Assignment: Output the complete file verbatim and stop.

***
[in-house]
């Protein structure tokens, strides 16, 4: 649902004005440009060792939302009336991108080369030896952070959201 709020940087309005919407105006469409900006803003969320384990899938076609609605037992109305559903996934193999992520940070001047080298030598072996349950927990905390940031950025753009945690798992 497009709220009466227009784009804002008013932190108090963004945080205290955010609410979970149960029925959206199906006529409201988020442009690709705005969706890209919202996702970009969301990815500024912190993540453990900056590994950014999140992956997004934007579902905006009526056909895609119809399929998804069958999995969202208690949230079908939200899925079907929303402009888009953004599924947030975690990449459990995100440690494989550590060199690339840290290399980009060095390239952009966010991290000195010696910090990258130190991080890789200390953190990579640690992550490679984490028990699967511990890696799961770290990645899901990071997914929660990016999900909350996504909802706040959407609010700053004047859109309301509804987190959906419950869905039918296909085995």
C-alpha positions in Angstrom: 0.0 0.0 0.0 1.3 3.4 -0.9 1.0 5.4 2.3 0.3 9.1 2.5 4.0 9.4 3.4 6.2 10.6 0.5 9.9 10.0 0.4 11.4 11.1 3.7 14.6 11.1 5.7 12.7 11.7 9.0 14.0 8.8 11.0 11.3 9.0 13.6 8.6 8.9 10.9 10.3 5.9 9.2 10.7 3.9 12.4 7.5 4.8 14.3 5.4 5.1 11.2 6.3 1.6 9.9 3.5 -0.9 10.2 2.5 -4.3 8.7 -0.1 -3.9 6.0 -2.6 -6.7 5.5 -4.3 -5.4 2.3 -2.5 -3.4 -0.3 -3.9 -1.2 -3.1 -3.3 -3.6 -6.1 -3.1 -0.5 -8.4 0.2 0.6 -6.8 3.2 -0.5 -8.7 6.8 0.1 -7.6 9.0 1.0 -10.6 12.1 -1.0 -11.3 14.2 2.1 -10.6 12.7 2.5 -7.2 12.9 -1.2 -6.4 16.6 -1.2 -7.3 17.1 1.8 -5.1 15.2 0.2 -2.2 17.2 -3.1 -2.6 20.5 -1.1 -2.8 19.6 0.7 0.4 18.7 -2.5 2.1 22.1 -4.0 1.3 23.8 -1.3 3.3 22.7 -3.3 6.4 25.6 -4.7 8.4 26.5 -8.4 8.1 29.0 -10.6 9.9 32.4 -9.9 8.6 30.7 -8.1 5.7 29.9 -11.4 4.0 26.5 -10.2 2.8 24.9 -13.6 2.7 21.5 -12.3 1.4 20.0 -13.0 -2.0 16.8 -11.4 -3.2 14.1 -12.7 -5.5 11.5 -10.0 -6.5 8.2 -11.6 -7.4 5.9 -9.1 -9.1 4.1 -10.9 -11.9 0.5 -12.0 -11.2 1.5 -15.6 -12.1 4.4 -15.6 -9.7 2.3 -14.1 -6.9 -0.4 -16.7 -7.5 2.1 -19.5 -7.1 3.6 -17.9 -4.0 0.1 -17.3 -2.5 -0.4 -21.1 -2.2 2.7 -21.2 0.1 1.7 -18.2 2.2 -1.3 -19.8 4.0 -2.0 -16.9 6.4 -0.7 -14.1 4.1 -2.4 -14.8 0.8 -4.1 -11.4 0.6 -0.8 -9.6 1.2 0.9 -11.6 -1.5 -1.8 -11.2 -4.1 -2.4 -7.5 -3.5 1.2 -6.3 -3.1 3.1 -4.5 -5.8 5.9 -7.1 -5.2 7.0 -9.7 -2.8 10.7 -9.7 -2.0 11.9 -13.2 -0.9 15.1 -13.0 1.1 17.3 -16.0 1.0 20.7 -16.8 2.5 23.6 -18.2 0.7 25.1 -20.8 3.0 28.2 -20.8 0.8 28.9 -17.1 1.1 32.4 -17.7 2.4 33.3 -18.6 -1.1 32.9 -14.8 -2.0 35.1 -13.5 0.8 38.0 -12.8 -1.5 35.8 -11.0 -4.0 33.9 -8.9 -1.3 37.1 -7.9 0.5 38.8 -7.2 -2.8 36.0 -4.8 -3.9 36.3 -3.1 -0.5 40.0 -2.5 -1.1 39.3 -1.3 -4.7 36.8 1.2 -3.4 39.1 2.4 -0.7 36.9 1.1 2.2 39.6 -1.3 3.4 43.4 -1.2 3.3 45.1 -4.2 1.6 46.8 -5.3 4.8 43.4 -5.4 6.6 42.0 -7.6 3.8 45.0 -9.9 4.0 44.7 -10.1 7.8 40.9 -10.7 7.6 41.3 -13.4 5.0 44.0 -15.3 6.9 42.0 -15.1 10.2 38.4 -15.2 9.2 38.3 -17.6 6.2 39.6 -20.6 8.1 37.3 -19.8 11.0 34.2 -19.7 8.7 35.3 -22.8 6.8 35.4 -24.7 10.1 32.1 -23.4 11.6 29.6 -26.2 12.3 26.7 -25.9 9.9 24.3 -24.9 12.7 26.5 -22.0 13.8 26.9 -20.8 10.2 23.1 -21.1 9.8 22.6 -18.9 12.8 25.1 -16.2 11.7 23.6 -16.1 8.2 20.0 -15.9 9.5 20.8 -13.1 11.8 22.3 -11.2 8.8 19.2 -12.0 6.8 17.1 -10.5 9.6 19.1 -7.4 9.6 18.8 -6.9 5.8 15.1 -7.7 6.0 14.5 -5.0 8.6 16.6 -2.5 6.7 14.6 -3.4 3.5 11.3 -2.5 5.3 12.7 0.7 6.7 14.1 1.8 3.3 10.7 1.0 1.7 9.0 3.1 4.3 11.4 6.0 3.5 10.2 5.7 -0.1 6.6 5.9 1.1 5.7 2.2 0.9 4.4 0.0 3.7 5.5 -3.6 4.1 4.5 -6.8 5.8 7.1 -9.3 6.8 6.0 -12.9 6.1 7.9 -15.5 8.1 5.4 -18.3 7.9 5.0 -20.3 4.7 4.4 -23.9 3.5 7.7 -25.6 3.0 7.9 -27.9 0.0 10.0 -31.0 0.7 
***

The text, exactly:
[in-house]
């Protein structure tokens, strides 16, 4: 649902004005440009060792939302009336991108080369030896952070959201 709020940087309005919407105006469409900006803003969320384990899938076609609605037992109305559903996934193999992520940070001047080298030598072996349950927990905390940031950025753009945690798992 497009709220009466227009784009804002008013932190108090963004945080205290955010609410979970149960029925959206199906006529409201988020442009690709705005969706890209919202996702970009969301990815500024912190993540453990900056590994950014999140992956997004934007579902905006009526056909895609119809399929998804069958999995969202208690949230079908939200899925079907929303402009888009953004599924947030975690990449459990995100440690494989550590060199690339840290290399980009060095390239952009966010991290000195010696910090990258130190991080890789200390953190990579640690992550490679984490028990699967511990890696799961770290990645899901990071997914929660990016999900909350996504909802706040959407609010700053004047859109309301509804987190959906419950869905039918296909085995």
C-alpha positions in Angstrom: 0.0 0.0 0.0 1.3 3.4 -0.9 1.0 5.4 2.3 0.3 9.1 2.5 4.0 9.4 3.4 6.2 10.6 0.5 9.9 10.0 0.4 11.4 11.1 3.7 14.6 11.1 5.7 12.7 11.7 9.0 14.0 8.8 11.0 11.3 9.0 13.6 8.6 8.9 10.9 10.3 5.9 9.2 10.7 3.9 12.4 7.5 4.8 14.3 5.4 5.1 11.2 6.3 1.6 9.9 3.5 -0.9 10.2 2.5 -4.3 8.7 -0.1 -3.9 6.0 -2.6 -6.7 5.5 -4.3 -5.4 2.3 -2.5 -3.4 -0.3 -3.9 -1.2 -3.1 -3.3 -3.6 -6.1 -3.1 -0.5 -8.4 0.2 0.6 -6.8 3.2 -0.5 -8.7 6.8 0.1 -7.6 9.0 1.0 -10.6 12.1 -1.0 -11.3 14.2 2.1 -10.6 12.7 2.5 -7.2 12.9 -1.2 -6.4 16.6 -1.2 -7.3 17.1 1.8 -5.1 15.2 0.2 -2.2 17.2 -3.1 -2.6 20.5 -1.1 -2.8 19.6 0.7 0.4 18.7 -2.5 2.1 22.1 -4.0 1.3 23.8 -1.3 3.3 22.7 -3.3 6.4 25.6 -4.7 8.4 26.5 -8.4 8.1 29.0 -10.6 9.9 32.4 -9.9 8.6 30.7 -8.1 5.7 29.9 -11.4 4.0 26.5 -10.2 2.8 24.9 -13.6 2.7 21.5 -12.3 1.4 20.0 -13.0 -2.0 16.8 -11.4 -3.2 14.1 -12.7 -5.5 11.5 -10.0 -6.5 8.2 -11.6 -7.4 5.9 -9.1 -9.1 4.1 -10.9 -11.9 0.5 -12.0 -11.2 1.5 -15.6 -12.1 4.4 -15.6 -9.7 2.3 -14.1 -6.9 -0.4 -16.7 -7.5 2.1 -19.5 -7.1 3.6 -17.9 -4.0 0.1 -17.3 -2.5 -0.4 -21.1 -2.2 2.7 -21.2 0.1 1.7 -18.2 2.2 -1.3 -19.8 4.0 -2.0 -16.9 6.4 -0.7 -14.1 4.1 -2.4 -14.8 0.8 -4.1 -11.4 0.6 -0.8 -9.6 1.2 0.9 -11.6 -1.5 -1.8 -11.2 -4.1 -2.4 -7.5 -3.5 1.2 -6.3 -3.1 3.1 -4.5 -5.8 5.9 -7.1 -5.2 7.0 -9.7 -2.8 10.7 -9.7 -2.0 11.9 -13.2 -0.9 15.1 -13.0 1.1 17.3 -16.0 1.0 20.7 -16.8 2.5 23.6 -18.2 0.7 25.1 -20.8 3.0 28.2 -20.8 0.8 28.9 -17.1 1.1 32.4 -17.7 2.4 33.3 -18.6 -1.1 32.9 -14.8 -2.0 35.1 -13.5 0.8 38.0 -12.8 -1.5 35.8 -11.0 -4.0 33.9 -8.9 -1.3 37.1 -7.9 0.5 38.8 -7.2 -2.8 36.0 -4.8 -3.9 36.3 -3.1 -0.5 40.0 -2.5 -1.1 39.3 -1.3 -4.7 36.8 1.2 -3.4 39.1 2.4 -0.7 36.9 1.1 2.2 39.6 -1.3 3.4 43.4 -1.2 3.3 45.1 -4.2 1.6 46.8 -5.3 4.8 43.4 -5.4 6.6 42.0 -7.6 3.8 45.0 -9.9 4.0 44.7 -10.1 7.8 40.9 -10.7 7.6 41.3 -13.4 5.0 44.0 -15.3 6.9 42.0 -15.1 10.2 38.4 -15.2 9.2 38.3 -17.6 6.2 39.6 -20.6 8.1 37.3 -19.8 11.0 34.2 -19.7 8.7 35.3 -22.8 6.8 35.4 -24.7 10.1 32.1 -23.4 11.6 29.6 -26.2 12.3 26.7 -25.9 9.9 24.3 -24.9 12.7 26.5 -22.0 13.8 26.9 -20.8 10.2 23.1 -21.1 9.8 22.6 -18.9 12.8 25.1 -16.2 11.7 23.6 -16.1 8.2 20.0 -15.9 9.5 20.8 -13.1 11.8 22.3 -11.2 8.8 19.2 -12.0 6.8 17.1 -10.5 9.6 19.1 -7.4 9.6 18.8 -6.9 5.8 15.1 -7.7 6.0 14.5 -5.0 8.6 16.6 -2.5 6.7 14.6 -3.4 3.5 11.3 -2.5 5.3 12.7 0.7 6.7 14.1 1.8 3.3 10.7 1.0 1.7 9.0 3.1 4.3 11.4 6.0 3.5 10.2 5.7 -0.1 6.6 5.9 1.1 5.7 2.2 0.9 4.4 0.0 3.7 5.5 -3.6 4.1 4.5 -6.8 5.8 7.1 -9.3 6.8 6.0 -12.9 6.1 7.9 -15.5 8.1 5.4 -18.3 7.9 5.0 -20.3 4.7 4.4 -23.9 3.5 7.7 -25.6 3.0 7.9 -27.9 0.0 10.0 -31.0 0.7 